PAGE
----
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WB2EU discussion: Tackling inequality a step towards solidarity

Belgrade; Photo: Pixabay

BELGRADE – Citizens are major actors in democratic development, together with both governmental and external support, we are able to raise awareness of the significance of respecting basic human rights and building solidarity among each other, it was concluded at the WB2EU 5th Ideas go public Lab in Belgrade.

Brankica Janković, Commissioner for Protection of Equality of the Republic of Serbia, states that discrimination undermines social cohesion but also increases social inequalities, which represents a multi-dimensional challenge we all have to deal with.

According to Janković, in those circumstances, European Integration serves as an important guide for building social cohesion, and inclusion and combating those inequalities. She emphasizes that undertaking the necessary changes is something we do for our well-being and future and not only to fulfill the agenda of conditions that are defined as such.

When asked if the support from foreign diplomats creates a counter-effect in the society because of mainstream politics, she answered that we are “facing the notable negative trends among our citizens, who have a feeling that the EU authorities are only worried about the LGBTIQ community.

“That creates a new kind of polarization. Unfortunately, it is even easier to change the law than those already established cultural patterns,” she said adding that ambassadors and NGOs, who are pressuring local governments to allow and secure the events, are marked as spies paid by foreign governments and the media presentation is one of the greatest creators of that image.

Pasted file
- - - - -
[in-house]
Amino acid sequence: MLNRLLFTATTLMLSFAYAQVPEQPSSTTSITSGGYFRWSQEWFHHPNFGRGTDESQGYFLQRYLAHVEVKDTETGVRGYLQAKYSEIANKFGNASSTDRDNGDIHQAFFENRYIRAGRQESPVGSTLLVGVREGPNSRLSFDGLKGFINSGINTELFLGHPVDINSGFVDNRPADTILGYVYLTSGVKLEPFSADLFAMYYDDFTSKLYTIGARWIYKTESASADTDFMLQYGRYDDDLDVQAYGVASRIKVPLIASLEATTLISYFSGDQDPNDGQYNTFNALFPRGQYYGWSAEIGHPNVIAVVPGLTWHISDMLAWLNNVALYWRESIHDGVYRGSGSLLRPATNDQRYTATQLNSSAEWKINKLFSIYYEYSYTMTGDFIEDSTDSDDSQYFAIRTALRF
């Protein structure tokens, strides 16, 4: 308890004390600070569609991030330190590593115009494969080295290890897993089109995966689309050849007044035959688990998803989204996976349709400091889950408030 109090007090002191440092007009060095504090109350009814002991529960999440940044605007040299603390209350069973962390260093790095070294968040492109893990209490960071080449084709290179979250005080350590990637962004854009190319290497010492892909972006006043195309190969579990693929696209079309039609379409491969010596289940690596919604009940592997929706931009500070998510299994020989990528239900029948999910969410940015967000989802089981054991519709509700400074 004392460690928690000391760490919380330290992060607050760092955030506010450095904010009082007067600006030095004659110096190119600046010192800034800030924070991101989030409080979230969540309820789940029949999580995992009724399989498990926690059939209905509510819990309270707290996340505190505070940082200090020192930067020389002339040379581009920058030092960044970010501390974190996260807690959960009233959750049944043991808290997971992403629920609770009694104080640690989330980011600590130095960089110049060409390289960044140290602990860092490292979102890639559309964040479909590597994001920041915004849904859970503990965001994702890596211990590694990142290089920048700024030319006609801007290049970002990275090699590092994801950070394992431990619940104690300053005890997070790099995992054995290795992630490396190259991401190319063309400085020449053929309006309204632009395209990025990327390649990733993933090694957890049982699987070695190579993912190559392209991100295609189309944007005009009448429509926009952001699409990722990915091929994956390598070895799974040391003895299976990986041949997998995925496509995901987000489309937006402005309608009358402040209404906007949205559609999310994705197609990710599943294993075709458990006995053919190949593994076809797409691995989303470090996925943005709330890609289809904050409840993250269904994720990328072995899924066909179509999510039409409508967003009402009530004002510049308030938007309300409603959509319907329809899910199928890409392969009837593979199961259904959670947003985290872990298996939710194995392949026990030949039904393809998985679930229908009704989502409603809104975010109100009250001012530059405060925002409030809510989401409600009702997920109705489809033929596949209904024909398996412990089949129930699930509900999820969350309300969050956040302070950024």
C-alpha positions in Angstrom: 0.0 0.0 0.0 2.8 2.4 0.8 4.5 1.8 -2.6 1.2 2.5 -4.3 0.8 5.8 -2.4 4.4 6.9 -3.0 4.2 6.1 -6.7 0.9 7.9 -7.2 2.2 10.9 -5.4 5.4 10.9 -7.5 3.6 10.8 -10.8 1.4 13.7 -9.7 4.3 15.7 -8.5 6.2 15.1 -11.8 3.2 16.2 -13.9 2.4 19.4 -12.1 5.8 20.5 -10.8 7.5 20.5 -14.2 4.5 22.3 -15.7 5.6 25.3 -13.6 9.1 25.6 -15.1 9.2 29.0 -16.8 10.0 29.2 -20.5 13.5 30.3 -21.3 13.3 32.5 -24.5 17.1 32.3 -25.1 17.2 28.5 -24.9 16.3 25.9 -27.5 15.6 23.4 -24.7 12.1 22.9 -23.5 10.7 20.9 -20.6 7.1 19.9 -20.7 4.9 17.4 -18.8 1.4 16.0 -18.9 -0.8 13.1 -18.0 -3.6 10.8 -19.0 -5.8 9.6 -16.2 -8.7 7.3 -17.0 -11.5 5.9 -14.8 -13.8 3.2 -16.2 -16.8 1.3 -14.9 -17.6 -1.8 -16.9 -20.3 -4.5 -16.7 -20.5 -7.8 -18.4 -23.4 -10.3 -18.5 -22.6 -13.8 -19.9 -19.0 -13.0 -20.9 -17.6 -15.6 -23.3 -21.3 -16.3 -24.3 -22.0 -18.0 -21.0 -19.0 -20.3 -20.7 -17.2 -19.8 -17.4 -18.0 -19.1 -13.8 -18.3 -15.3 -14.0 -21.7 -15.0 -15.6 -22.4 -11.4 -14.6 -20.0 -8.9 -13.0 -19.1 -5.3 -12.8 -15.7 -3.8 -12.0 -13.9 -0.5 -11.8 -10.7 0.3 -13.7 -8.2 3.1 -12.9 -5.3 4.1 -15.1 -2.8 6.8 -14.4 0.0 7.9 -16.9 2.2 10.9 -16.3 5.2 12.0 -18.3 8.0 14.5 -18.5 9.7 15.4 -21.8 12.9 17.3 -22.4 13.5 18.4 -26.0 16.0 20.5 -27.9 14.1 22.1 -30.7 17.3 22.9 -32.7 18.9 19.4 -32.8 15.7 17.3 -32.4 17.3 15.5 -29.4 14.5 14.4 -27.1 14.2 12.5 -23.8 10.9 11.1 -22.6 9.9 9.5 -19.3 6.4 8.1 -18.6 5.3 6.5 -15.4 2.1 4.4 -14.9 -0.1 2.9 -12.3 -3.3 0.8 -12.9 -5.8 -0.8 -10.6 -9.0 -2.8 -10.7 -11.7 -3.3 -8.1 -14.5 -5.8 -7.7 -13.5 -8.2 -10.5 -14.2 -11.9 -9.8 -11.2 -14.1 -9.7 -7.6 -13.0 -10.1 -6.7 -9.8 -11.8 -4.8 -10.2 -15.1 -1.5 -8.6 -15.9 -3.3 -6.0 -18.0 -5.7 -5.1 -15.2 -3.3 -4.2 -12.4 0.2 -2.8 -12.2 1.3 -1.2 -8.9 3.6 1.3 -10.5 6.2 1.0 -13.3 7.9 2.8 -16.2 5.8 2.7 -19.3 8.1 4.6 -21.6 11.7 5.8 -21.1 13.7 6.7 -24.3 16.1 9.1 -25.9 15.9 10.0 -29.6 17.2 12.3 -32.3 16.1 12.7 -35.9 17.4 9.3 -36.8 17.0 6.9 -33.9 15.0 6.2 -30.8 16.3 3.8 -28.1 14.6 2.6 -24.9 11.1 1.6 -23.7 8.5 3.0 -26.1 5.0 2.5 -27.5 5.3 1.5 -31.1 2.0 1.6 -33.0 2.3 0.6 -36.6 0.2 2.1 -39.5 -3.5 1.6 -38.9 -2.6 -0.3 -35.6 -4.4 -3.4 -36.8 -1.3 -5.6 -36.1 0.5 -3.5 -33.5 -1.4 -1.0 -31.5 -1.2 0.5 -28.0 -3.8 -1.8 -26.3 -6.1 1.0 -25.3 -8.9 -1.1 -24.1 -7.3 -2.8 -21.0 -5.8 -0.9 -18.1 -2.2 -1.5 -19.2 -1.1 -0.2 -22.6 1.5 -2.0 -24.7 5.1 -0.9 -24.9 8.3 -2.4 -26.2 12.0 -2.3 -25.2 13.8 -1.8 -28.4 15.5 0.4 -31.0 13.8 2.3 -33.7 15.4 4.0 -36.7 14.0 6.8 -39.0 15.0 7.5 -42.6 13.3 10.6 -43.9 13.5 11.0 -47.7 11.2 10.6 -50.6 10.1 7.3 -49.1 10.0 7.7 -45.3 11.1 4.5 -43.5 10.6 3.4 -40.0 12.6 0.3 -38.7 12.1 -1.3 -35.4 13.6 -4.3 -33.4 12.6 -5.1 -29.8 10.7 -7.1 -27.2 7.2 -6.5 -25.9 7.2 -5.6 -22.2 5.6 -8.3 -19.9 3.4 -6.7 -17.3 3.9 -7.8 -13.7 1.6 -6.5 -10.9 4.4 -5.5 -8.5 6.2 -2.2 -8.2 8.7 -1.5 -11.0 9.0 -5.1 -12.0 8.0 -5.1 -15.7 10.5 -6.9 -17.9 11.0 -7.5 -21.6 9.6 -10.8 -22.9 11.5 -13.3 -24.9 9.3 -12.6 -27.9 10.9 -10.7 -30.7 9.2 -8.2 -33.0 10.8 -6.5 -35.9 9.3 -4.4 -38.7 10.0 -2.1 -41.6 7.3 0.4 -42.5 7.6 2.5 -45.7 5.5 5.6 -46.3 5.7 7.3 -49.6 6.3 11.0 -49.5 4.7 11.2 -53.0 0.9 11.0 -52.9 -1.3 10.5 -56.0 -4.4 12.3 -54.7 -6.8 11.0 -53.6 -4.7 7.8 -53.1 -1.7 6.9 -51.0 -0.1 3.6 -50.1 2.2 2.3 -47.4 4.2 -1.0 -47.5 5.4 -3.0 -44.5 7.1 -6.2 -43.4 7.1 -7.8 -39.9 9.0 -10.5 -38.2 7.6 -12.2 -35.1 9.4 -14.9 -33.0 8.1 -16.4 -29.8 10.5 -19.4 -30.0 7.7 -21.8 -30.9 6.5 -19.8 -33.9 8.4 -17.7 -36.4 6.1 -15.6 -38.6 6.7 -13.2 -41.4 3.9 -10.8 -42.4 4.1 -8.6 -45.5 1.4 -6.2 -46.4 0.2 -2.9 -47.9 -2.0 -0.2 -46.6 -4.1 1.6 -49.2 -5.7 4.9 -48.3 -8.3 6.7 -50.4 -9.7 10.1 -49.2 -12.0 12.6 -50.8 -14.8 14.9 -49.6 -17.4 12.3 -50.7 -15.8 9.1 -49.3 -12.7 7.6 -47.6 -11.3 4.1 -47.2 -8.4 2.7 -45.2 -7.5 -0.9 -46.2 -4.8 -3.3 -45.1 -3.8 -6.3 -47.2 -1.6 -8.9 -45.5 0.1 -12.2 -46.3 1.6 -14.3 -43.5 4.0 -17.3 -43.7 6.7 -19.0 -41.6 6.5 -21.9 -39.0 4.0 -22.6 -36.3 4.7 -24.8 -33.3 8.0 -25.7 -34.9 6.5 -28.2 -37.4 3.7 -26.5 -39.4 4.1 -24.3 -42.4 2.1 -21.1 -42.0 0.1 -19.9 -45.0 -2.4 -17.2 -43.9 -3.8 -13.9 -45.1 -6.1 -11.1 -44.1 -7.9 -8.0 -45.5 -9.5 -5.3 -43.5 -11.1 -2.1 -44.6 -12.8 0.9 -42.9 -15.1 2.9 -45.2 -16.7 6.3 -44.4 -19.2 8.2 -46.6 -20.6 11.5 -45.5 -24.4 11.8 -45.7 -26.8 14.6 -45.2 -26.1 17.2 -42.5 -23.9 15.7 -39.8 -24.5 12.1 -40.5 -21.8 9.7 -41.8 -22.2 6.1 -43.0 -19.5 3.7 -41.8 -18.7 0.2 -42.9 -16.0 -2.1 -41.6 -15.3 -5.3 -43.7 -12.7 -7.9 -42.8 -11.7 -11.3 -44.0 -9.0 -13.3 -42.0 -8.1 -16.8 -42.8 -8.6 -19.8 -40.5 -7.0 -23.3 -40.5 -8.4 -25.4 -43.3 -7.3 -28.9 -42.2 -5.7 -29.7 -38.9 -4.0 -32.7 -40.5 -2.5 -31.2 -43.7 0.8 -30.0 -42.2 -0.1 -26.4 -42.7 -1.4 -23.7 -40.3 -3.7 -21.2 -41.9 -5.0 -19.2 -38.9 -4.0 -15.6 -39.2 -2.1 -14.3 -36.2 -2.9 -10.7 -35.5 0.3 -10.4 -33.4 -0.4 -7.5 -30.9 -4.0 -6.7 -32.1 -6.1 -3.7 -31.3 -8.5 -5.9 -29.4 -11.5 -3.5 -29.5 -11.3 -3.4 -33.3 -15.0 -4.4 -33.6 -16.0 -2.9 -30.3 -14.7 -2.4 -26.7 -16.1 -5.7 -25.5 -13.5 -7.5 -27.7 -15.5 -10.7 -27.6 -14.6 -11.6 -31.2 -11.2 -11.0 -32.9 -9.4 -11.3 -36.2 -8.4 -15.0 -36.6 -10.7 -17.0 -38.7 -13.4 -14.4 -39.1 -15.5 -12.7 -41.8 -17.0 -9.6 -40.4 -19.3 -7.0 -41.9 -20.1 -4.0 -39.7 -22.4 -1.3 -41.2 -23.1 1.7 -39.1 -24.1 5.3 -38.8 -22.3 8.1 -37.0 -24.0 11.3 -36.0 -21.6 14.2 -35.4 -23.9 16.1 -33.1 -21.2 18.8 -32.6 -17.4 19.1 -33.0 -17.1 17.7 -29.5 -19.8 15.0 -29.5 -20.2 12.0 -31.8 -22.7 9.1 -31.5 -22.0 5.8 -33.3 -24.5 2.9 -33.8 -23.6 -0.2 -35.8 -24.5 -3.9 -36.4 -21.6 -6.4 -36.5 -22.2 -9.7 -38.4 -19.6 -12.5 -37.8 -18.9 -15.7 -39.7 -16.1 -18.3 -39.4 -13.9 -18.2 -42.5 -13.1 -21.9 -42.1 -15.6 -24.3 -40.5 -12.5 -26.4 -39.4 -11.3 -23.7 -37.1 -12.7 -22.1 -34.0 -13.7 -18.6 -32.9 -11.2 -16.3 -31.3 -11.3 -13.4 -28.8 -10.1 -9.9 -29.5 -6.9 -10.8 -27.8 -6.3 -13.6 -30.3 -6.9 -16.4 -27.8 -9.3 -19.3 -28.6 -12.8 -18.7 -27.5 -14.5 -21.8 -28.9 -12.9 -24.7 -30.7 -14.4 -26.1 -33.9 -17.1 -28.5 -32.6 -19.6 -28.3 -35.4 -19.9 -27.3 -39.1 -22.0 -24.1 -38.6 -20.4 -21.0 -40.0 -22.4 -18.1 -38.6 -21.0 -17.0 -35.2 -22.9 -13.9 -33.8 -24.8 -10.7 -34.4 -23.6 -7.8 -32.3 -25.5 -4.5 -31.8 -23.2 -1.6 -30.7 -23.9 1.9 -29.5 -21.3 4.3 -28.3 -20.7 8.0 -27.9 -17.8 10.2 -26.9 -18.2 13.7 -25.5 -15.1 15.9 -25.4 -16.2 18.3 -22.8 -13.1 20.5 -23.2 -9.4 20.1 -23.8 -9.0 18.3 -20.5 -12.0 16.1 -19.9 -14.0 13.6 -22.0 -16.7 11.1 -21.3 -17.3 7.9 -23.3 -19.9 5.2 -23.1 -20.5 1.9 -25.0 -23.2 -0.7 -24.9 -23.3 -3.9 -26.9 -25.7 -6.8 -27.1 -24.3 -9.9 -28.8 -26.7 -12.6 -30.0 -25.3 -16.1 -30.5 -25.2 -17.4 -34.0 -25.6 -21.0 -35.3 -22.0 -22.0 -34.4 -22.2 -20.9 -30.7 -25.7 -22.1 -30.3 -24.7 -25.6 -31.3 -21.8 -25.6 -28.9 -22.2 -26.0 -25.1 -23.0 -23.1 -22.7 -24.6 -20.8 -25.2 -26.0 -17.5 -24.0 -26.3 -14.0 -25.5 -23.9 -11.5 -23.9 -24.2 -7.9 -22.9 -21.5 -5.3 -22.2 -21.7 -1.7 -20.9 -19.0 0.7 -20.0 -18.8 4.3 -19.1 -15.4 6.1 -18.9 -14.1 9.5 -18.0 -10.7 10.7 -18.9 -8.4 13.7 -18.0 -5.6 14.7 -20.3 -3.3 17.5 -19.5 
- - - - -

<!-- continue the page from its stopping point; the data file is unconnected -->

Sofija Todorović, Programme Director of Youth Initiative for Human Rights, brings attention to the recent events during Pride week in Belgrade which showed that “the rights of the LGBT+ community could simply be abolished by the state. Its position was used to distract the public from big events that are happening on a bilateral level between Serbia and Kosovo. Resolving these issues usually goes with the price of treating vulnerable and already discriminated groups.”

Todorović assessed that the work of institutions and development should be put as a priority in the accession process instead of focusing solely on the multilateral reputation of Serbia. “It is not just about human rights, it’s the matter of preserving democracy”, added Todorović.

Sarina Bakić, Professor and researcher at the Department of Sociology at the University of Sarajevo’s Faculty of Political Science and a member of WB2EU Network,  underlined the importance of international support in tackling the educational system issue by changing the cultural inequality resulting from the Dayton Peace Agreement and creating two schools under one roof.

According to her, nowadays we have a society where the neoliberal consumeristic ideology is mixed with the traditional, patriarchal ideology.